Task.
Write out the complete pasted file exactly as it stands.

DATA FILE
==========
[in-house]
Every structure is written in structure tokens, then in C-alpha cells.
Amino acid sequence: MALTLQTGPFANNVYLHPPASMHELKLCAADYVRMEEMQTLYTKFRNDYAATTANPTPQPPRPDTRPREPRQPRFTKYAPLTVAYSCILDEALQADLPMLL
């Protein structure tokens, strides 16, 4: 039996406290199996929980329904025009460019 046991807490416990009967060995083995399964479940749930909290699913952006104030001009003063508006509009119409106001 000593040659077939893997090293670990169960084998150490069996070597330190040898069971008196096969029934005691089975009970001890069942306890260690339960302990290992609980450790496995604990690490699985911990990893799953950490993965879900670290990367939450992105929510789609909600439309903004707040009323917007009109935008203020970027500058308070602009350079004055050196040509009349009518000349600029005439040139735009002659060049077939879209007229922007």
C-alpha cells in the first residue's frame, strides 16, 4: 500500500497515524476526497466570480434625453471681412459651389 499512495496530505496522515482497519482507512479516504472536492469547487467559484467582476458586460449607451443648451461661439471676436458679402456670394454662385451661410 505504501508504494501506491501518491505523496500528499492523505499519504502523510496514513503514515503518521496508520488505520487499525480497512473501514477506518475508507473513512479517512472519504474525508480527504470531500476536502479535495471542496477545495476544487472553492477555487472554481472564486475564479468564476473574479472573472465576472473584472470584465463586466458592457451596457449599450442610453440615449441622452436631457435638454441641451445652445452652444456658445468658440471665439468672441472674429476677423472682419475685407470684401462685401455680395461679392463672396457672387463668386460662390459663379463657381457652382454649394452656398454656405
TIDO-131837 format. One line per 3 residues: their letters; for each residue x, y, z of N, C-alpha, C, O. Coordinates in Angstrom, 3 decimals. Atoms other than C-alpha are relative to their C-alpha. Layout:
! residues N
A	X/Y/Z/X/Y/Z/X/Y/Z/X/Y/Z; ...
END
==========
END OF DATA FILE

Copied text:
[in-house]
Every structure is written in structure tokens, then in C-alpha cells.
Amino acid sequence: MALTLQTGPFANNVYLHPPASMHELKLCAADYVRMEEMQTLYTKFRNDYAATTANPTPQPPRPDTRPREPRQPRFTKYAPLTVAYSCILDEALQADLPMLL
């Protein structure tokens, strides 16, 4: 039996406290199996929980329904025009460019 046991807490416990009967060995083995399964479940749930909290699913952006104030001009003063508006509009119409106001 000593040659077939893997090293670990169960084998150490069996070597330190040898069971008196096969029934005691089975009970001890069942306890260690339960302990290992609980450790496995604990690490699985911990990893799953950490993965879900670290990367939450992105929510789609909600439309903004707040009323917007009109935008203020970027500058308070602009350079004055050196040509009349009518000349600029005439040139735009002659060049077939879209007229922007």
C-alpha cells in the first residue's frame, strides 16, 4: 500500500497515524476526497466570480434625453471681412459651389 499512495496530505496522515482497519482507512479516504472536492469547487467559484467582476458586460449607451443648451461661439471676436458679402456670394454662385451661410 505504501508504494501506491501518491505523496500528499492523505499519504502523510496514513503514515503518521496508520488505520487499525480497512473501514477506518475508507473513512479517512472519504474525508480527504470531500476536502479535495471542496477545495476544487472553492477555487472554481472564486475564479468564476473574479472573472465576472473584472470584465463586466458592457451596457449599450442610453440615449441622452436631457435638454441641451445652445452652444456658445468658440471665439468672441472674429476677423472682419475685407470684401462685401455680395461679392463672396457672387463668386460662390459663379463657381457652382454649394452656398454656405
TIDO-131837 format. One line per 3 residues: their letters; for each residue x, y, z of N, C-alpha, C, O. Coordinates in Angstrom, 3 decimals. Atoms other than C-alpha are relative to their C-alpha. Layout:
! residues N
A	X/Y/Z/X/Y/Z/X/Y/Z/X/Y/Z; ...
END